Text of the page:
Ivan, known as "Museum" by his call sign, is the commander of the 205th Battalion Company in the Pechersk district of Kyiv. His unit valiantly defended Severodonetsk and Bakhmut. Before the full-scale invasion, Ivan worked in the PR and mass communications field. He had not planned a military career, but in January 2022, he initiated the process of joining the Territorial Defense Forces. After undergoing a medical examination and gathering the necessary documents, Ivan received a phone call from the battalion on February 24, 2022, at 6:40 a.m., instructing him to report for deployment. Initially, Ivan's unit was assigned to guard facilities in Kyiv. In late spring 2022, they were deployed to Severodonetsk, where they held the frontlines for over a month. Subsequently, from January to March 2023, Ivan's company defended Bakhmut.
🔸 Bakhmut We spent exactly two months and four days in Bakhmut, enduring the coldest time of the year. Urban warfare is widely known to be the most terrifying and challenging, primarily due to the close proximity to the enemy and the intensity of combat. We faced constant assaults and carried a tremendous responsibility as our Territorial Defense Forces unit safeguarded crucial crossings over the Bakhmutka River. Losing our positions would have placed the entire troop concentration beyond the river in a dire situation, as it was the only supply route available. This is a contemporary era of high-maneuver warfare, where infantry plays a vital role in holding and capturing positions. Infantry soldiers are the ones in the thick of the fight. Population centers and strategic positions are primarily secured and taken by infantry forces. Undoubtedly, achieving a combat mission with proper equipment is incredibly challenging and possible only with weapons. I always emphasize that it is not the weapons that fight but the people. When motivated individuals hold their positions, success favors the side where the infantry proves resilient.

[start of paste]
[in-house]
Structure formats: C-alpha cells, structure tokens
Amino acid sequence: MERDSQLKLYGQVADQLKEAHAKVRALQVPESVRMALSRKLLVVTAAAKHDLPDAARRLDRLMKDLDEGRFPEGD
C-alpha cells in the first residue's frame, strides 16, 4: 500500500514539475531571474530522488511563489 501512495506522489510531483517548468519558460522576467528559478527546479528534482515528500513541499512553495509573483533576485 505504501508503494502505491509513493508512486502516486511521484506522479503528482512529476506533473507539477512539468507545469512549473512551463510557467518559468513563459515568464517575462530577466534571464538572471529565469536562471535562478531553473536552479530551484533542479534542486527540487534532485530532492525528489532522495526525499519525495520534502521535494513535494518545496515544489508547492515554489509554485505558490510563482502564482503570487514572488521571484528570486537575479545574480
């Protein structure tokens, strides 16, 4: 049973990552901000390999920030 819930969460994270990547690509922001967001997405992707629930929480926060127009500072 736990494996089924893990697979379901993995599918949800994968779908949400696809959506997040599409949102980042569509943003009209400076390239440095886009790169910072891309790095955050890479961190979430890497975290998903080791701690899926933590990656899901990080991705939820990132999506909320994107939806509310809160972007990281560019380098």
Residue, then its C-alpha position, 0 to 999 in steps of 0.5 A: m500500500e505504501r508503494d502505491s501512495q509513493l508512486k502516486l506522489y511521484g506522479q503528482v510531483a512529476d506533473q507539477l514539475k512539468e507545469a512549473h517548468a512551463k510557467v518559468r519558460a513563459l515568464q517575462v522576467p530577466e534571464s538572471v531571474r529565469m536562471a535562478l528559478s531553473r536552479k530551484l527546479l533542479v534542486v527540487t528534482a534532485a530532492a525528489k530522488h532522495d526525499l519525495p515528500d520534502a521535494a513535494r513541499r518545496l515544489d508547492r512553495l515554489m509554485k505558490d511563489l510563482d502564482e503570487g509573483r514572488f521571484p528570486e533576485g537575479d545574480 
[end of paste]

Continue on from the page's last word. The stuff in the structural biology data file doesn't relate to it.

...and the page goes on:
🔸 Cooperation and Brotherhood When holding combat positions, it becomes imperative to clearly understand the comrades standing to your left and right. With good cooperation and coordination, fulfilling the combat mission becomes possible. Before taking up combat positions, establishing effective communication and recognition systems and setting up passwords is crucial. Only then can we anticipate particular success. It's akin to a chain, where each link covers and supports its neighboring links. The entire defensive line becomes vulnerable if any part of the chain weakens or breaks. Therefore, the stability of a position dramatically relies on the seamless interaction between different units. I have witnessed the camaraderie among soldiers, irrespective of their unit affiliation. They share essential resources such as food, water, weapons, and ammunition. They support one another unconditionally. In critical situations, it doesn't matter which unit a soldier belongs to. The focus is on rescuing the wounded. Medics, too, prioritize saving lives without questioning the soldier's origin. They load, stabilize, and provide care. Experienced soldiers generously share their knowledge with their less experienced counterparts, guiding them and helping them evolve into seasoned warriors. Initially, we were shown how to carry out combat missions with minimal risk to life and maximum impact on the enemy. Eventually, we passed on this acquired experience to others. It's a constant, living mechanism—a testament to the realities of combat operations. Knowledge is exchanged, personnel is rotated, and life within these operations remains vibrant and dynamic.
🔸 Severodonetsk During the past year, our unit bravely held positions in Severodonetsk for almost a month. It was our baptism by fire, as many of us were inexperienced and untested in combat. The intensity of the fighting took us by surprise, even those with prior experience in Anti-Terrorist Operations (ATO).
We worked closely with the "Svoboda" Battalion, specifically the 4th Brigade of the National Guard. These experienced fighters had already been through battles in Irpin, Bucha, and Rubizhne. They became our mentors, imparting their knowledge on fighting and holding positions. We incorporated their invaluable experience into our own tactics when defending our positions.
While we were somewhat prepared, there's a vast difference between individual training and being thrust into an actual combat zone. True unity within a unit is forged in the crucible of actual combat.
The soldiers in my unit are incredibly motivated. They volunteered at the outset of the full-scale invasion, and we all remember the challenges we faced when joining the Defense Forces.
Despite the logistical challenges, we held our positions with unwavering determination and carried out our orders successfully. That was our purpose for being there in the first place.